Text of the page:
In my office, amongst the piles of books, a limited edition can of Coke celebrating my beloved Clemson Tigers’ recent national football championship, and an Excalibur sword-in-the-stone paperweight stand three framed photos of people who inspire me everyday: Winston Churchill, Walt Disney, and Herb Kelleher.
Having these leadership icons greet me each morning motivates me to work harder and smarter and gives me the incentive and the focus I need as both an entrepreneur building a company and an employer leading a team.
These leaders have travelled with me for close to 12 years from the spare bedroom where I conceived my company to the Charleston-based office I currently share with 55 colleagues. Without their inspiration and guidance, I could have easily have lost my way.
That is why I impress upon entrepreneurs to find their hero. The value in the knowledge found by studying and understanding someone else’s vision and journey – whether they be a family member or CEO – is incalculable. Find people who have walked a similar path to yours at some point in their lives and have built something great from it. People whose mission and values match your own.
This is what these leaders have taught me. On each photo I have a printed a quote that specifically speaks to my journey.
Sir Winston Churchill: ” Victory At All Costs…For Without Victory There Is No Survival”
Churchill was a gifted leader who taught me that people will follow if leaders will lead. As a generation of Britons demonstrated during WWII under Churchill, when you expect great things from people, people will not disappoint.
Leadership requires bold and clear communication, a skill I try to emulate. Churchill knew this principle and rallied the British people with his powerful public addresses. As has been noted, Churchill did not just lead a nation by sending troops to the war, he also “mobilized the English language and sent it into battle.”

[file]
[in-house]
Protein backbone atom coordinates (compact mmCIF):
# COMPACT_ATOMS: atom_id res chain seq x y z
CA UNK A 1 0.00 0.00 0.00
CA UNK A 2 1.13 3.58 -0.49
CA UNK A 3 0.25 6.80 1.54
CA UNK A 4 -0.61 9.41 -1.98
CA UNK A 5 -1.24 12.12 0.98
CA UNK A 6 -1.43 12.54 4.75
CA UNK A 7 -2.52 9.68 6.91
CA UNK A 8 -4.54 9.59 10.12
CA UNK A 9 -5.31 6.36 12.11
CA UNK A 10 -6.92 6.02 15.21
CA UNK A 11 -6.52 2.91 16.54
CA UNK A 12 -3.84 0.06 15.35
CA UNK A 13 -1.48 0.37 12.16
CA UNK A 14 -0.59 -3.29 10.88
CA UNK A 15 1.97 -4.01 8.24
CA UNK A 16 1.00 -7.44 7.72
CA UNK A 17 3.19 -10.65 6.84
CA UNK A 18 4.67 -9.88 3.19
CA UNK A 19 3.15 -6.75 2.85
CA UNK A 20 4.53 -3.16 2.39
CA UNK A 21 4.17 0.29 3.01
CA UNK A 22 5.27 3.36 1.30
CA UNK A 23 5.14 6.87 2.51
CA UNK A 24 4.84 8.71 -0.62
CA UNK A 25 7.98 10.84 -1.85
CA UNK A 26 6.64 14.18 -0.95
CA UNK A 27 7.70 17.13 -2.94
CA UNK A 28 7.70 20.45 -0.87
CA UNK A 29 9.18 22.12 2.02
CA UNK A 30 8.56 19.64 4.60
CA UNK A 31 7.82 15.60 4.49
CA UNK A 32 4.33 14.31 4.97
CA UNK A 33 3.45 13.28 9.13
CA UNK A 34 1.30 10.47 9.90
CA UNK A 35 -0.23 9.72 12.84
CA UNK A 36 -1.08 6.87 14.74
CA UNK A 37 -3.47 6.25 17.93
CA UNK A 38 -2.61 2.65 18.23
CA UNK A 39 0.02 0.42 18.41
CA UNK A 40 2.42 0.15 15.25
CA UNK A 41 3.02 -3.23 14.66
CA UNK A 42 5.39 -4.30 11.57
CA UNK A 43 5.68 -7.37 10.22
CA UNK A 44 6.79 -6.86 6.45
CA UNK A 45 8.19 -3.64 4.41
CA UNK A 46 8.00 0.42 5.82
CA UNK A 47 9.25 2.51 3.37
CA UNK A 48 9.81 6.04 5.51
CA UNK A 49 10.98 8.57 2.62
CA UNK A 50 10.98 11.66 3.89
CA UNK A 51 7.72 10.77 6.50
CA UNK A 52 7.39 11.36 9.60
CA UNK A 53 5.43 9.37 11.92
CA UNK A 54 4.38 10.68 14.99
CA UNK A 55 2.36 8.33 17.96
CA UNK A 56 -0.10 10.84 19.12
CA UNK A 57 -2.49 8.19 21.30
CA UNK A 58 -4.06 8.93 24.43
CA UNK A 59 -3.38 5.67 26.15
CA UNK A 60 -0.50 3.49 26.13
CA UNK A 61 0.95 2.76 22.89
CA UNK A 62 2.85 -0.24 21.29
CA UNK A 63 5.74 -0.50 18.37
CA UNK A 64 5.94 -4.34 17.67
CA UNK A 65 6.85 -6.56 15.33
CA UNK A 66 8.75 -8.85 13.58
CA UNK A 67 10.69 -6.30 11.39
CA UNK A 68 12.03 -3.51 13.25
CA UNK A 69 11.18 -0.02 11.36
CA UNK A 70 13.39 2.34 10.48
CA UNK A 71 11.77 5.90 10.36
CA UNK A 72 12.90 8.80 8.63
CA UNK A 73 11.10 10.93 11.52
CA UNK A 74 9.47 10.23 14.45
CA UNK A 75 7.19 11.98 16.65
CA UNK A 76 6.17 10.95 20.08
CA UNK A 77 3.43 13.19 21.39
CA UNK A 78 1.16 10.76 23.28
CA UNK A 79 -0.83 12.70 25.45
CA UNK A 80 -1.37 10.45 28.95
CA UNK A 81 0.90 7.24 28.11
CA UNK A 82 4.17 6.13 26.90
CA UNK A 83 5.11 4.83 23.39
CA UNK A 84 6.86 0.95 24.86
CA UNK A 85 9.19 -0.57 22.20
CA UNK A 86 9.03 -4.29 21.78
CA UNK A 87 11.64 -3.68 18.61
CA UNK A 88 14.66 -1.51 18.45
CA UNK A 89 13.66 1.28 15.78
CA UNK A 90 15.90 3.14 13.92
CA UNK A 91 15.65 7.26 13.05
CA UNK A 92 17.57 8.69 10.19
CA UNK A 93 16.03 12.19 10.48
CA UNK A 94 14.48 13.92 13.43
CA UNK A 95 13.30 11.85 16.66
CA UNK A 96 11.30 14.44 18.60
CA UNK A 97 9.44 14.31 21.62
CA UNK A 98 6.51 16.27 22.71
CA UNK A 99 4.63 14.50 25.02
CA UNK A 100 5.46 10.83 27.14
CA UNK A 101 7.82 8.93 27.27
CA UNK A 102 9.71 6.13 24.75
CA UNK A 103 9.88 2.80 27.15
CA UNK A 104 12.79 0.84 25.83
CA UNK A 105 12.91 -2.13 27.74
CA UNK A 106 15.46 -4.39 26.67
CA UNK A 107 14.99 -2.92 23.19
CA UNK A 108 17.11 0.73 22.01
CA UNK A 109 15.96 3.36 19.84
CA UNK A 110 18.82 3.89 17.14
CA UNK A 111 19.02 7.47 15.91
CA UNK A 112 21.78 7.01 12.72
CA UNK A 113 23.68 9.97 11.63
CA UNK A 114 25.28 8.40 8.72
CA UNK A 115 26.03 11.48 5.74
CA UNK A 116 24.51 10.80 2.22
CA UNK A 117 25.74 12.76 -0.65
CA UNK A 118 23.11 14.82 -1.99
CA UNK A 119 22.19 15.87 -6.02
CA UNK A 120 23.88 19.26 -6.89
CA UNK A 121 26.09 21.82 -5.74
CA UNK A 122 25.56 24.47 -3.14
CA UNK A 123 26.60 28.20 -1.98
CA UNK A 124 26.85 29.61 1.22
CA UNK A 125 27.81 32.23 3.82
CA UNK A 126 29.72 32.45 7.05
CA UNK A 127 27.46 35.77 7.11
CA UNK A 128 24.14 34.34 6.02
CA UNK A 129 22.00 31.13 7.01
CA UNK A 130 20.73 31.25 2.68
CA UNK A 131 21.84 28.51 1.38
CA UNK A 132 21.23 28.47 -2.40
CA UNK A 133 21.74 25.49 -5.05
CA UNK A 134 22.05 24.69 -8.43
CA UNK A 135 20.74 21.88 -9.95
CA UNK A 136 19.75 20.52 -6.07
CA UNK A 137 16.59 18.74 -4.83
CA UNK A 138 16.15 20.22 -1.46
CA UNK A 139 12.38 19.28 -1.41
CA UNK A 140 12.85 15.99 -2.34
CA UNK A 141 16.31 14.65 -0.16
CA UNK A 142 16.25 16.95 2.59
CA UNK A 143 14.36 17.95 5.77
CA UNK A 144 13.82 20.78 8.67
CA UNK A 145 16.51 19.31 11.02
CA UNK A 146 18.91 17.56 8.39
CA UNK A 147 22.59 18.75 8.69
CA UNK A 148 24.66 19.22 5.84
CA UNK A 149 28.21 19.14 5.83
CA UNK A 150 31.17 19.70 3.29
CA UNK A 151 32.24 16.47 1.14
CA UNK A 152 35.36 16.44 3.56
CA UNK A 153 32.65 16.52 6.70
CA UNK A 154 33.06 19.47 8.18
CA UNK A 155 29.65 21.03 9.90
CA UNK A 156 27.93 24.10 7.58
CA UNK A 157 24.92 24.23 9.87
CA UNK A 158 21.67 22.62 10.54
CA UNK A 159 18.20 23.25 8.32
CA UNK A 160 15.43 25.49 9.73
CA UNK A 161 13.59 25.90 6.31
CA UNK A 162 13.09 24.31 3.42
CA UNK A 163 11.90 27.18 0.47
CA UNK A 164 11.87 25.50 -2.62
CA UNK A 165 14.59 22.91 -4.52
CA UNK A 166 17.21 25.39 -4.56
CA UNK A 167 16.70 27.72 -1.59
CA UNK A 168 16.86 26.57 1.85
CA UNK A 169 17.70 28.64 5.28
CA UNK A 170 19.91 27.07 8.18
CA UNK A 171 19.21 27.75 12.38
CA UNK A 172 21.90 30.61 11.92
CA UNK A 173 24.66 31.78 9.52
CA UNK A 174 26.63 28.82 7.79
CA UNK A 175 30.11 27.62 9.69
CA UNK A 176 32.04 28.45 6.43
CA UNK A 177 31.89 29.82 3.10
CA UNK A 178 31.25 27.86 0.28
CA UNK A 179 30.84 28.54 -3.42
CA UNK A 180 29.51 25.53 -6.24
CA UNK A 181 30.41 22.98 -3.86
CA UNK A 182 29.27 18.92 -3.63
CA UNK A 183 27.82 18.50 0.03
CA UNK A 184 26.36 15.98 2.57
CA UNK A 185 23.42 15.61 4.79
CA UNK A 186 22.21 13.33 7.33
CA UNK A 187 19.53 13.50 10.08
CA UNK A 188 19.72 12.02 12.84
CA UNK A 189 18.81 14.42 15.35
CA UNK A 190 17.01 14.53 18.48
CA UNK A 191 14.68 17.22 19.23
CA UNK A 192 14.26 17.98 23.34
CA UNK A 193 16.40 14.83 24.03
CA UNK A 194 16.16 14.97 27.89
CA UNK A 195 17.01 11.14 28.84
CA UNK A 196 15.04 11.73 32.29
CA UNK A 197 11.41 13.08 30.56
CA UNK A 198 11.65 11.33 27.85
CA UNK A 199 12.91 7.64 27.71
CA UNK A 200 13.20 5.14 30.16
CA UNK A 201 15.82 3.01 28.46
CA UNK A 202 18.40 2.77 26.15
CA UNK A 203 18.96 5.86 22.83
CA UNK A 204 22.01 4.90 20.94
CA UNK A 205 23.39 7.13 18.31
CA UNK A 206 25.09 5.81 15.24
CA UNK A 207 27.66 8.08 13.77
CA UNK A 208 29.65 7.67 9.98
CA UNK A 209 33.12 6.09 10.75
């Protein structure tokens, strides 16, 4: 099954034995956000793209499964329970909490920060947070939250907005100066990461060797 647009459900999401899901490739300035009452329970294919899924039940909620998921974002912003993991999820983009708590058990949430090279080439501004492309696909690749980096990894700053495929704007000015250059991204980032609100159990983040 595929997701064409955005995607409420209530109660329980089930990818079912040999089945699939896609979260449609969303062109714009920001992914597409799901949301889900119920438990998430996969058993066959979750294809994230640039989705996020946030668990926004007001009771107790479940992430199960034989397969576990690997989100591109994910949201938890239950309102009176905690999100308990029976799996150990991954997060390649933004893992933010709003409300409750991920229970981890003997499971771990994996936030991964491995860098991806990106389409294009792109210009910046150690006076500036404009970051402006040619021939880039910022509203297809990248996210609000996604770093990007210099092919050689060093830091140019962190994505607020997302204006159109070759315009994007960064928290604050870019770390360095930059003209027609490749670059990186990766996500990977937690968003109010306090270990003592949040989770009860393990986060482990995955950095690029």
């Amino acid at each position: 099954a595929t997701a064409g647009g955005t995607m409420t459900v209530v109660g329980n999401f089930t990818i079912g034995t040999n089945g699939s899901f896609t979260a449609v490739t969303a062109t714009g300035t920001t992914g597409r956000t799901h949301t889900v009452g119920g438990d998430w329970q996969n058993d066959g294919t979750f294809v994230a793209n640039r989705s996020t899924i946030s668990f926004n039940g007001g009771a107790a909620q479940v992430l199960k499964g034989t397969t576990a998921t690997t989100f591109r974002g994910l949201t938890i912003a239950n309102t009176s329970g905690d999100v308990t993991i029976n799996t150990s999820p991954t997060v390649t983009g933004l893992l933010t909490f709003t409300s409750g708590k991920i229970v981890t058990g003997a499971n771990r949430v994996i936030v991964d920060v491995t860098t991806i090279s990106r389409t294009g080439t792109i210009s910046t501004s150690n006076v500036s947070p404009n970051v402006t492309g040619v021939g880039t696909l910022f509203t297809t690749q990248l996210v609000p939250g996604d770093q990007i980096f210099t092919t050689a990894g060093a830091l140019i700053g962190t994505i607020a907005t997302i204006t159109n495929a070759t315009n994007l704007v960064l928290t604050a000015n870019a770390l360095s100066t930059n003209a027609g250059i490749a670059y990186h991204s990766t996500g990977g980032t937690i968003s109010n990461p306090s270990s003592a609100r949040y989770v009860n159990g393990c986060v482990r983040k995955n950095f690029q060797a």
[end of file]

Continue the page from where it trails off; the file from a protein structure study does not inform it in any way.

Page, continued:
Churchill has also taught me tenaciousness and resilience. He never settled for failure – he was defeated in every election for public office until he became Prime Minister at the age of 62 – but his dogged determination showed me that success is found in how we respond to the punches.
This is a philosophy I have taken to heart. Kelleher’s leadership of Southwest Airlines has taught me how to trust a team, and how to have passion, patience, and enthusiasm.
Kelleher’s extraordinary – and at the time, singular – organizational philosophy of respecting employees as individuals is what has separated Southwest from the competition. He has taught me that a happy and motivated employee will treat the customer well and that a well-treated, satisfied customer is by far the best marketing tool a business can have.
The #1 priority of the leadership team at Advantage is Team Member Happiness. Not profits. Not customers. If my employees are happy, they will take care of our customers and our customers will take care of profitable growth. I try to achieve that in many ways, both big and small, from internal success recognition to helping employees achieve their personal and professional goals.
Walt Disney: “If You Can Dream It, You Can Do It”
Disney reminds me to think big. After all, that’s how he started his empire – with ‘a dream and a mouse.’ But just as important, he reminds me that it takes work to make dreams come true. Disney admitted that dreams take money and money comes from selling. His genius was that he could sell others on his dreams, an essential trait for an entrepreneur. Halfway through making his first animated film, Disney ran out of money to finish what was called “Disney’s Folly.” He hustled and showed producers raw footage and convinced them to finance the film. As we know, Snow White became a legendary success.
By emphasizing the potential of dreaming big, Disney has reminded me to encourage my team to dream. It’s simple logic that if I help my team achieve their dreams, they will help me achieve mine. A simple law of reciprocity.
So a few years back, I set out to help my team define their dreams. We asked each person to share their personal and professional dreams — family, financial, travel, career. We created dreamboards so that they’d have a daily reminder of their dreams and could share them with co-workers and managers.
Then I started making these dreams come true. Not surprising, productivity and client relations improved dramatically. Win-win.
Warren Buffet has a framed picture of baseball hall-of-famer Ted Williams in his office. Williams’ philosophy was to wait for the right pitch, a tactic Buffet has internalized. “Wait for the right pitch. Wait for the right deal. And it will come.” Williams’ lesson reminds Buffet of the basic tenets of investing.
Entrepreneurship is a road with countless pitfalls, obstacles and distractions. It’s so easy to get off mark. Surround yourself with people who inspire you. Having them on your side will make the trip that much easier. And less lonely.